Opinion writer

President Obama’s Sunday night speech was meant to “reassure the nation” after the terrorist attack in San Bernardino, Calif., last week. Given that the president used his first Oval Office speech of his second term to pivot back to his anti-gun agenda, criticize Congress and scold Americans, it’s hard to imagine that anyone felt reassured. After listening to the president’s speech, does anyone — at home or abroad — think Obama is the leader of a global war on terror? No. No one thinks that.

So what did we learn from the president’s speech?

First, there was a nuanced shift in language from the president as he finally grouped the 2009 Fort Hood shooting with other terrorist attacks. It was a welcome shift from the president’s past references to the Fort Hood attack as an incident of “workplace violence,” but he still did not go far enough. This is not a time for nuance. I suspect nuance is lost on Islamic State maniacs. Obama said that “our success won’t depend on tough talk.” Does that mean he is demanding some relevant, aggressive action? Apparently not.

Second, Obama was tone-deaf in once again calling for small-bore gun-control initiatives that probably would not have prevented any of the terror shootings in this country so far. And oh, by the way, his call to “make it harder for people to buy powerful assault weapons” is asinine, considering that California already has the toughest gun laws in the country.

Third, the president threw out a few symbolic line-items for Congress to consider, including stronger screening processes for anyone who enters the country without a visa and a vote for a new Authorization for Use of Military Force. Undoubtedly, Congress will take some action, but there is no substitute for an American president leading a robust fight.

Last, the president used his most emphatic language to admonish Americans, telling us to be on our best behavior and refrain from “betraying our values” by “turn[ing] against one another by letting this fight be defined as a war between America and Islam.” As the Daily Caller pointed out, he used more than a quarter of his speech to scold Americans on guns and racism and only 8 percent of his speech to address the actual threat of the Islamic State. That says a lot about the president’s priorities.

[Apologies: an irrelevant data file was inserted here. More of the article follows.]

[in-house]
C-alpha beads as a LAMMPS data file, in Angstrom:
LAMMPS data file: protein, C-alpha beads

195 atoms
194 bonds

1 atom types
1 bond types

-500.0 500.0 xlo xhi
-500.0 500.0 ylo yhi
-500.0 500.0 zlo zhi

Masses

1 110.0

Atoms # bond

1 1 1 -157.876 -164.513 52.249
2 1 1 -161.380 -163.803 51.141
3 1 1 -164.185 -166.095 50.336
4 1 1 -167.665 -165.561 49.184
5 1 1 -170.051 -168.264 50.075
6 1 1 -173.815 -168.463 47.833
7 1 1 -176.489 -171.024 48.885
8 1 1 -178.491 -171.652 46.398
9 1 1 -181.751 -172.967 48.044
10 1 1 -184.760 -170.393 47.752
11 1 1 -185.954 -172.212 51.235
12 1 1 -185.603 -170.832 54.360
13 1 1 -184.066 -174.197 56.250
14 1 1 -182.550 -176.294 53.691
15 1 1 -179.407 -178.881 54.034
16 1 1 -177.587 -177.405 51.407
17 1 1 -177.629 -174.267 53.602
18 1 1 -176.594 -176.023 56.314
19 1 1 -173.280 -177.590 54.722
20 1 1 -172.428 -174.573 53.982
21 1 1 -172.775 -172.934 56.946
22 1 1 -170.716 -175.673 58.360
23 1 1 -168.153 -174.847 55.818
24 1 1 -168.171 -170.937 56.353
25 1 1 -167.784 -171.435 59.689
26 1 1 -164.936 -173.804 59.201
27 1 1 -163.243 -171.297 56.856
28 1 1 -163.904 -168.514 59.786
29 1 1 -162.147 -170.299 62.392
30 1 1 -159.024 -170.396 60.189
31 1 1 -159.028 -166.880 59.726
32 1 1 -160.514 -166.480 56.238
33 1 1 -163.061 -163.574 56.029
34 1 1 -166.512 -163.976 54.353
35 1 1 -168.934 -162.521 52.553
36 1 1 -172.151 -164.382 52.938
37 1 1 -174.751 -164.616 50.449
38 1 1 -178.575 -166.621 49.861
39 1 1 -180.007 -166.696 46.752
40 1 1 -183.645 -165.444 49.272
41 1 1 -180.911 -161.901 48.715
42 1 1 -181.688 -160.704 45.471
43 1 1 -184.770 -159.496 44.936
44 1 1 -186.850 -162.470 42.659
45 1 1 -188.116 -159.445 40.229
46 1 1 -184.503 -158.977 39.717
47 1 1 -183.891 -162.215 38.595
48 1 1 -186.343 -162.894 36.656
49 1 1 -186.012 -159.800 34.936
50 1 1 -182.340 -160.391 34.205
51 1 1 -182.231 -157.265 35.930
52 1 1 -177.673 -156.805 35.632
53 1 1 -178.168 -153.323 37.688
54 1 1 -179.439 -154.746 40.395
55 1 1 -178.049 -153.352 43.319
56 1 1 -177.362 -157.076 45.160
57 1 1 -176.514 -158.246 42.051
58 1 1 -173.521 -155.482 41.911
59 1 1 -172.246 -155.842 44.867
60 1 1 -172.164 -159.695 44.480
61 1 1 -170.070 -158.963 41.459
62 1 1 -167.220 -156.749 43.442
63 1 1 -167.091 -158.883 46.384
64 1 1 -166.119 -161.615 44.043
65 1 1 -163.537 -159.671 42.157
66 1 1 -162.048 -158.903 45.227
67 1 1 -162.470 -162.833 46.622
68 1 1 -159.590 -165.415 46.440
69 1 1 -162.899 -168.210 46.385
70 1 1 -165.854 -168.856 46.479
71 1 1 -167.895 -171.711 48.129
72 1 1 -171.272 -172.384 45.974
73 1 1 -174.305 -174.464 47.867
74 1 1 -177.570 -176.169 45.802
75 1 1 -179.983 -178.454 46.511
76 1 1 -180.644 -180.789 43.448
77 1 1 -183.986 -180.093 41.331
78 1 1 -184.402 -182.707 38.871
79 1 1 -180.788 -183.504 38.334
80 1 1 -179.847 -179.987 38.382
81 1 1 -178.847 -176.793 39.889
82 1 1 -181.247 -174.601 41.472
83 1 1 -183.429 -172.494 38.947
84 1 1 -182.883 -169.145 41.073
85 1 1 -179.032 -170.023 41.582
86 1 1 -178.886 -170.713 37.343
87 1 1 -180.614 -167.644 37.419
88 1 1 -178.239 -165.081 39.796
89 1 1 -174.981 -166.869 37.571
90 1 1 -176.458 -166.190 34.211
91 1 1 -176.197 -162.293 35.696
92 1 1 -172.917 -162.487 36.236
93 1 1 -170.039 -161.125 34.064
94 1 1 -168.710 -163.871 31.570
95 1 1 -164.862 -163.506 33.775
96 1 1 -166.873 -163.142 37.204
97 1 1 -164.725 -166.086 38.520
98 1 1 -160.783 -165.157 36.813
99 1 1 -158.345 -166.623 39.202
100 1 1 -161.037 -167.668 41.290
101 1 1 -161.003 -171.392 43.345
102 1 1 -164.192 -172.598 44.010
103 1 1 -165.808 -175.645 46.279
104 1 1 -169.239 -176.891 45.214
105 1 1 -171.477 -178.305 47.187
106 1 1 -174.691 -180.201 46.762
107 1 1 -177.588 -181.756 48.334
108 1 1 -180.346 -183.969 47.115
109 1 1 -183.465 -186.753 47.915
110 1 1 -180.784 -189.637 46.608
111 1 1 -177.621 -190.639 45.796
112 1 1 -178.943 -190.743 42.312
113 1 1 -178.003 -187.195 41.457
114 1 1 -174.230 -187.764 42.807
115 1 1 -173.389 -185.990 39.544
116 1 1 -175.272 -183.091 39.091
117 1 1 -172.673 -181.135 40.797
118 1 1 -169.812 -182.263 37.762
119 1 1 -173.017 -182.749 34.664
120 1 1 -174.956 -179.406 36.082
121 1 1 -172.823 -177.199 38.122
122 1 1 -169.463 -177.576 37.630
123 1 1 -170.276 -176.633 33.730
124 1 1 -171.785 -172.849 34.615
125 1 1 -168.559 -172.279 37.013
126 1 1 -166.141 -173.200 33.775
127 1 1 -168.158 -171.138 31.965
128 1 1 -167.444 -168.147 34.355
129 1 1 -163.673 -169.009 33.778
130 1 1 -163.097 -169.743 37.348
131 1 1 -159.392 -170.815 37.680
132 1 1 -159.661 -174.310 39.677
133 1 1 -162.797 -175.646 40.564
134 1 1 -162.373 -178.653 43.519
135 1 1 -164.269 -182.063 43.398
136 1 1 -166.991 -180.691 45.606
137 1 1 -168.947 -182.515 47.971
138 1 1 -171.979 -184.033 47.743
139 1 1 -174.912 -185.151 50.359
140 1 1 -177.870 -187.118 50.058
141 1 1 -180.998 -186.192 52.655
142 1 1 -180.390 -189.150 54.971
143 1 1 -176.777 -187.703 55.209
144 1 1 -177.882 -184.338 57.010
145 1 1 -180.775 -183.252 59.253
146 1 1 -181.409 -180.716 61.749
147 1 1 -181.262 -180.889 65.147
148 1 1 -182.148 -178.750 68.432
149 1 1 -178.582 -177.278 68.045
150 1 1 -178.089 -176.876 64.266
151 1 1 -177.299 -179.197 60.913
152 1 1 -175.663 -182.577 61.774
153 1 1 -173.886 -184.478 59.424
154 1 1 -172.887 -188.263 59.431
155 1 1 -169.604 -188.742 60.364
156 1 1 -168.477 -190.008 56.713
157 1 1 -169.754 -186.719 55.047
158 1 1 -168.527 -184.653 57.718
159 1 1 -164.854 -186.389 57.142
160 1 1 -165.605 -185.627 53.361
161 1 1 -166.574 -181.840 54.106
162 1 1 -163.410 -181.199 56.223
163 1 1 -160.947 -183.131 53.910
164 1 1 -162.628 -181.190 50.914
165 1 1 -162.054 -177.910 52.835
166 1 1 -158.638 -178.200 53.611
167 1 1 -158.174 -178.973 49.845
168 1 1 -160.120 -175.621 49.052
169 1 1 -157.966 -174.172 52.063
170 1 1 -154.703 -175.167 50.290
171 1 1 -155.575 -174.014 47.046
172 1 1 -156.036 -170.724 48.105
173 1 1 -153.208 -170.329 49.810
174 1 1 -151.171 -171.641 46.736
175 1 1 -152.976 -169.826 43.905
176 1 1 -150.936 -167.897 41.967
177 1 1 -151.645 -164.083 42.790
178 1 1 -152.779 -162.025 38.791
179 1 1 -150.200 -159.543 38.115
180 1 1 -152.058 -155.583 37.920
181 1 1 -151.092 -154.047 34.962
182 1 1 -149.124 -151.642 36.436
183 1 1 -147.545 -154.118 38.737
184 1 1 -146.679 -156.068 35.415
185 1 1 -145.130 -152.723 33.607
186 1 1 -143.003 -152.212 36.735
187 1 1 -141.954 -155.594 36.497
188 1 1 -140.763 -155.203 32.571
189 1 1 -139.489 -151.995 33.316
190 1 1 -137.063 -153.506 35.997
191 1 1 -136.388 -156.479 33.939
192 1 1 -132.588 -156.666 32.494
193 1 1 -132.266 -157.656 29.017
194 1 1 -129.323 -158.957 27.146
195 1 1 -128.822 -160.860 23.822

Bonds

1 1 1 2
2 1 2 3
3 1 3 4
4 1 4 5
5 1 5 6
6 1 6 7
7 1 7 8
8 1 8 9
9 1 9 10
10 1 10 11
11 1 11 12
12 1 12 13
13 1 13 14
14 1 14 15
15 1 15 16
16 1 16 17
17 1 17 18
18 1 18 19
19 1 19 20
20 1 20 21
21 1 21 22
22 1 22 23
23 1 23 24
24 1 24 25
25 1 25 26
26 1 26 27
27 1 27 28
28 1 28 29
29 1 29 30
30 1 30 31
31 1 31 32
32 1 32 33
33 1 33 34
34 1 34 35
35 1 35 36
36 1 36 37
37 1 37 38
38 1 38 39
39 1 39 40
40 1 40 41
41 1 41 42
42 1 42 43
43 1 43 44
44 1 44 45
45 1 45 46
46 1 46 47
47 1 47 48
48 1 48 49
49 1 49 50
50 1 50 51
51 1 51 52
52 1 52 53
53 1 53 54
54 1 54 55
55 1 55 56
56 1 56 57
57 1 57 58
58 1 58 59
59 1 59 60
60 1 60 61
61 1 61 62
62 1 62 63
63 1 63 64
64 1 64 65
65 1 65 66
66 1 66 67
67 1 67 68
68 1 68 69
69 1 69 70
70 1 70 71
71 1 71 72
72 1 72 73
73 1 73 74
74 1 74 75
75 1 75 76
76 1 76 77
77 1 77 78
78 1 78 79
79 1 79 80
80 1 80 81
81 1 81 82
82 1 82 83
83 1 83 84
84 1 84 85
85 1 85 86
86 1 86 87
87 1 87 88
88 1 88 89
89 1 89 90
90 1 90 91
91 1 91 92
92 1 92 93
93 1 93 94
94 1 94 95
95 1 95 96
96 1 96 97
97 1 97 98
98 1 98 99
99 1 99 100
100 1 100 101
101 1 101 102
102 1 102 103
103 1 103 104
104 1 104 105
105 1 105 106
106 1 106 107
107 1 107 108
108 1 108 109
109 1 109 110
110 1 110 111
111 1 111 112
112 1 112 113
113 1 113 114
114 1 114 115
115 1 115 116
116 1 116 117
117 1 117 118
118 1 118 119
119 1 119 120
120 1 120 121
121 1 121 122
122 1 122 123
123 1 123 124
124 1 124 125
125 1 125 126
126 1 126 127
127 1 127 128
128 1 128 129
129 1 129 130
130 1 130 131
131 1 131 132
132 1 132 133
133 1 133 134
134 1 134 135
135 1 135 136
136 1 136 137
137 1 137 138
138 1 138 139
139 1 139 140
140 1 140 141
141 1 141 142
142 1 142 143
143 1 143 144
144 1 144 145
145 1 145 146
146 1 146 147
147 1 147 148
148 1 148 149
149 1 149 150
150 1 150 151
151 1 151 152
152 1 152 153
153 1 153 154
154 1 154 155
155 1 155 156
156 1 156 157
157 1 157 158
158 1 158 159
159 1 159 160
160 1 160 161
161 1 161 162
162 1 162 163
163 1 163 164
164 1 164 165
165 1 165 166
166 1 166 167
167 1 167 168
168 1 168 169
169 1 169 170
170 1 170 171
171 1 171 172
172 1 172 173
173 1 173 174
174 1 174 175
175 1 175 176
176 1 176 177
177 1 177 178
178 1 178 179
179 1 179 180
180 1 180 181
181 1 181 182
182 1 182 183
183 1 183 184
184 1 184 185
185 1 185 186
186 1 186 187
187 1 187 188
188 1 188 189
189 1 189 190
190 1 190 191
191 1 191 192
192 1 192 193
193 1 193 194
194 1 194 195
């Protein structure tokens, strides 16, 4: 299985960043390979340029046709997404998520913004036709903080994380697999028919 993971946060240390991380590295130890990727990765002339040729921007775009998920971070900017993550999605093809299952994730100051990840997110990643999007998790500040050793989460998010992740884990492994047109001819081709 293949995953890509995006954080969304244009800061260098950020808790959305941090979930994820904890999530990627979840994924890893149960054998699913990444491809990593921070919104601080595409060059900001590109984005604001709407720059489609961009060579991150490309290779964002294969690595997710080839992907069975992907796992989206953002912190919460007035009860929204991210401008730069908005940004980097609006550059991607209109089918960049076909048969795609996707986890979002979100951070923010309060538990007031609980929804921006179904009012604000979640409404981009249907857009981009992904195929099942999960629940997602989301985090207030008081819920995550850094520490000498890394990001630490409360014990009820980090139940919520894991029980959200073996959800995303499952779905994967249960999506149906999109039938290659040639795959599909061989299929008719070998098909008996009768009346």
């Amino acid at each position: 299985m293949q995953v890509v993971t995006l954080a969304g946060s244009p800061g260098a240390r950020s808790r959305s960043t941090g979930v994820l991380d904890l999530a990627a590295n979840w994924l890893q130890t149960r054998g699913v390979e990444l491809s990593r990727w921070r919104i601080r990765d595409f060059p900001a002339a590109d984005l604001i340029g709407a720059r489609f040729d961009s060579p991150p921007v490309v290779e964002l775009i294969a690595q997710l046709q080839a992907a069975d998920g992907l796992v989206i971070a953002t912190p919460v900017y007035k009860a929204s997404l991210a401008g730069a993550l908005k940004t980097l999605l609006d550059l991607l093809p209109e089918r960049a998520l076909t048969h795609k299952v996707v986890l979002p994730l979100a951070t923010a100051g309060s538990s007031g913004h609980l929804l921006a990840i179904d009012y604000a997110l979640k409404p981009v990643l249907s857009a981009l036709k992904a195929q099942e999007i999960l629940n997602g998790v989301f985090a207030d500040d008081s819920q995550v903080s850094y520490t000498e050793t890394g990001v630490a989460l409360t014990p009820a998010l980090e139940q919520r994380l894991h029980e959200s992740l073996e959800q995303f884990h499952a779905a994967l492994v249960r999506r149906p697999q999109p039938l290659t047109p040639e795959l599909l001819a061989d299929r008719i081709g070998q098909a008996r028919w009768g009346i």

Anyway, nothing in the president’s speech suggested he is seizing the moment or is willing to lead the kind of fight that the Islamic State can understand. Nothing he said suggested new thinking, a new plan or even any new urgency now that murderous radical Islam appears to have taken root here at home. Nothing in that speech suggested he understands the United States has entered a different phase in the war on terror or that he will be able to meet those challenges. Essentially, the president wants to stay the course and hope for the best. Incredibly, with the global menace of the Islamic State on the march and after a terrorist attack on the American homeland, the president of the United States — as The Post points out — has to “struggle to be heard.” Frightening. Obama has become painfully irrelevant.

But it is not enough for political partisans to revel in what a failure Obama is and has been. The danger to Americans from radical Islamists is real, and the problem is only going to get worse. We may not know the full extent of the threat, but one thing the San Bernardino attack makes clear is that the enemy is among us. The next president needs to affirm that he or she will lead the global fight against terror. Of all the ways Obama has diminished the office of the presidency and led the United States into retreat, his refusal to lead the fight against terrorism may be the most consequential element of his legacy.

The president’s troubling speech makes it plain that we need our presidential candidates to convey a message to voters about the future, giving them reasons to believe that Republicans are better prepared to govern than the Democrats. And every presidential candidate should denounce Donald Trump and his wild outbursts. He has crossed so many lines that he has gone beyond harmless buffoonery. His latest call to ban Muslims from entering the United States is proof that he can best be described by using the highly technical, political term “whack job.”

While I still think the half-life of the Trump phenomenon will be relatively short, I do think he is hurting the party. Sen. Lindsey Graham (R-S.C.) went on CNN and bluntly stated that Trump is “a race-baiting, xenophobic religious bigot. He doesn’t represent my party. He doesn’t represent the values that the men and women who wear the uniform are fighting for.” Good for Lindsey Graham! And Carly Fiorina was exactly right when she said that “Trump’s overreaction is as dangerous as President Obama’s underreaction.” But as far as I’m concerned, this should just be the warm-up. Where’s Lee Atwater when you need him? Every other GOP candidate needs to come out against Trump with both fists. If they are afraid to do so, they shouldn’t even be in the race.

The war on terror could define our times, yet the Republicans are off-message because of the Trump idiocy. Republicans need to remind voters of the danger Obama has put us in and of how Hillary Clinton and other Democrats on the ballot have been complicit in creating America’s new vulnerabilities.